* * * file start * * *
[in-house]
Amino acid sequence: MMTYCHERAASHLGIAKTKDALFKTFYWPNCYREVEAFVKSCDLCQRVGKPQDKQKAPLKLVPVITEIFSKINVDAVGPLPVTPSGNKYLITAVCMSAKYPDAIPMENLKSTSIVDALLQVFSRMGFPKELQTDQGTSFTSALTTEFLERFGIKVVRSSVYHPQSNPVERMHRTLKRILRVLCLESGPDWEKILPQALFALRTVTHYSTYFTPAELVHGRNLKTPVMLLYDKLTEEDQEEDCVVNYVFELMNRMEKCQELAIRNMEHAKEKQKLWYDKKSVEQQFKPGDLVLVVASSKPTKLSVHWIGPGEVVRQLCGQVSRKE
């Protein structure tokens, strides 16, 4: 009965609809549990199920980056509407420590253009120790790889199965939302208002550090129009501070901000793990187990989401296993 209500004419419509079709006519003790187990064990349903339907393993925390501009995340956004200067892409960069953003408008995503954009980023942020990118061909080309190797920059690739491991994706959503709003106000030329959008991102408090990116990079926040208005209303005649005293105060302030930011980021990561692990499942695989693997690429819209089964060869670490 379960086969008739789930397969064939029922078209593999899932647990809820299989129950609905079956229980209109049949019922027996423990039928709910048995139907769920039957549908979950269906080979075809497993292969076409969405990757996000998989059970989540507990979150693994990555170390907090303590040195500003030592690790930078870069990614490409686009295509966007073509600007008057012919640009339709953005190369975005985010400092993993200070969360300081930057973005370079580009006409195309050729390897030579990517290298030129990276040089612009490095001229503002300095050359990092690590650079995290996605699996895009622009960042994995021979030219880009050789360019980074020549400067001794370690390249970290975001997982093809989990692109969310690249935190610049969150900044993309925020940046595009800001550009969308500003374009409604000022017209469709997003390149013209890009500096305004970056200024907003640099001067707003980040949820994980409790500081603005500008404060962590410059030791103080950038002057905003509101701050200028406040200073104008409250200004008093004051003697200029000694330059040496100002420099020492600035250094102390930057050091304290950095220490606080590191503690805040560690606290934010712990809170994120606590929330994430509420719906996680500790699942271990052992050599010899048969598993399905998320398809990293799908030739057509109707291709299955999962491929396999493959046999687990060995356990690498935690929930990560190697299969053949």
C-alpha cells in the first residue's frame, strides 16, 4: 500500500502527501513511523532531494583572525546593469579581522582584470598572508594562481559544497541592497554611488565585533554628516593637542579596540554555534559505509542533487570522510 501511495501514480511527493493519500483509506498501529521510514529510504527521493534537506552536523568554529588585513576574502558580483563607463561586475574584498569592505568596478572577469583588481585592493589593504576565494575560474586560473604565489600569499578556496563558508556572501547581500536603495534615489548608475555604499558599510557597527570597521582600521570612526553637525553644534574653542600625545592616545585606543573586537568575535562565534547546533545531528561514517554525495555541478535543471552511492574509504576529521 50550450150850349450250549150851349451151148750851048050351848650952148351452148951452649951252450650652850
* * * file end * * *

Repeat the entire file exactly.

[in-house]
Amino acid sequence: MMTYCHERAASHLGIAKTKDALFKTFYWPNCYREVEAFVKSCDLCQRVGKPQDKQKAPLKLVPVITEIFSKINVDAVGPLPVTPSGNKYLITAVCMSAKYPDAIPMENLKSTSIVDALLQVFSRMGFPKELQTDQGTSFTSALTTEFLERFGIKVVRSSVYHPQSNPVERMHRTLKRILRVLCLESGPDWEKILPQALFALRTVTHYSTYFTPAELVHGRNLKTPVMLLYDKLTEEDQEEDCVVNYVFELMNRMEKCQELAIRNMEHAKEKQKLWYDKKSVEQQFKPGDLVLVVASSKPTKLSVHWIGPGEVVRQLCGQVSRKE
């Protein structure tokens, strides 16, 4: 009965609809549990199920980056509407420590253009120790790889199965939302208002550090129009501070901000793990187990989401296993 209500004419419509079709006519003790187990064990349903339907393993925390501009995340956004200067892409960069953003408008995503954009980023942020990118061909080309190797920059690739491991994706959503709003106000030329959008991102408090990116990079926040208005209303005649005293105060302030930011980021990561692990499942695989693997690429819209089964060869670490 379960086969008739789930397969064939029922078209593999899932647990809820299989129950609905079956229980209109049949019922027996423990039928709910048995139907769920039957549908979950269906080979075809497993292969076409969405990757996000998989059970989540507990979150693994990555170390907090303590040195500003030592690790930078870069990614490409686009295509966007073509600007008057012919640009339709953005190369975005985010400092993993200070969360300081930057973005370079580009006409195309050729390897030579990517290298030129990276040089612009490095001229503002300095050359990092690590650079995290996605699996895009622009960042994995021979030219880009050789360019980074020549400067001794370690390249970290975001997982093809989990692109969310690249935190610049969150900044993309925020940046595009800001550009969308500003374009409604000022017209469709997003390149013209890009500096305004970056200024907003640099001067707003980040949820994980409790500081603005500008404060962590410059030791103080950038002057905003509101701050200028406040200073104008409250200004008093004051003697200029000694330059040496100002420099020492600035250094102390930057050091304290950095220490606080590191503690805040560690606290934010712990809170994120606590929330994430509420719906996680500790699942271990052992050599010899048969598993399905998320398809990293799908030739057509109707291709299955999962491929396999493959046999687990060995356990690498935690929930990560190697299969053949």
C-alpha cells in the first residue's frame, strides 16, 4: 500500500502527501513511523532531494583572525546593469579581522582584470598572508594562481559544497541592497554611488565585533554628516593637542579596540554555534559505509542533487570522510 501511495501514480511527493493519500483509506498501529521510514529510504527521493534537506552536523568554529588585513576574502558580483563607463561586475574584498569592505568596478572577469583588481585592493589593504576565494575560474586560473604565489600569499578556496563558508556572501547581500536603495534615489548608475555604499558599510557597527570597521582600521570612526553637525553644534574653542600625545592616545585606543573586537568575535562565534547546533545531528561514517554525495555541478535543471552511492574509504576529521 50550450150850349450250549150851349451151148750851048050351848650952148351452148951452649951252450650652850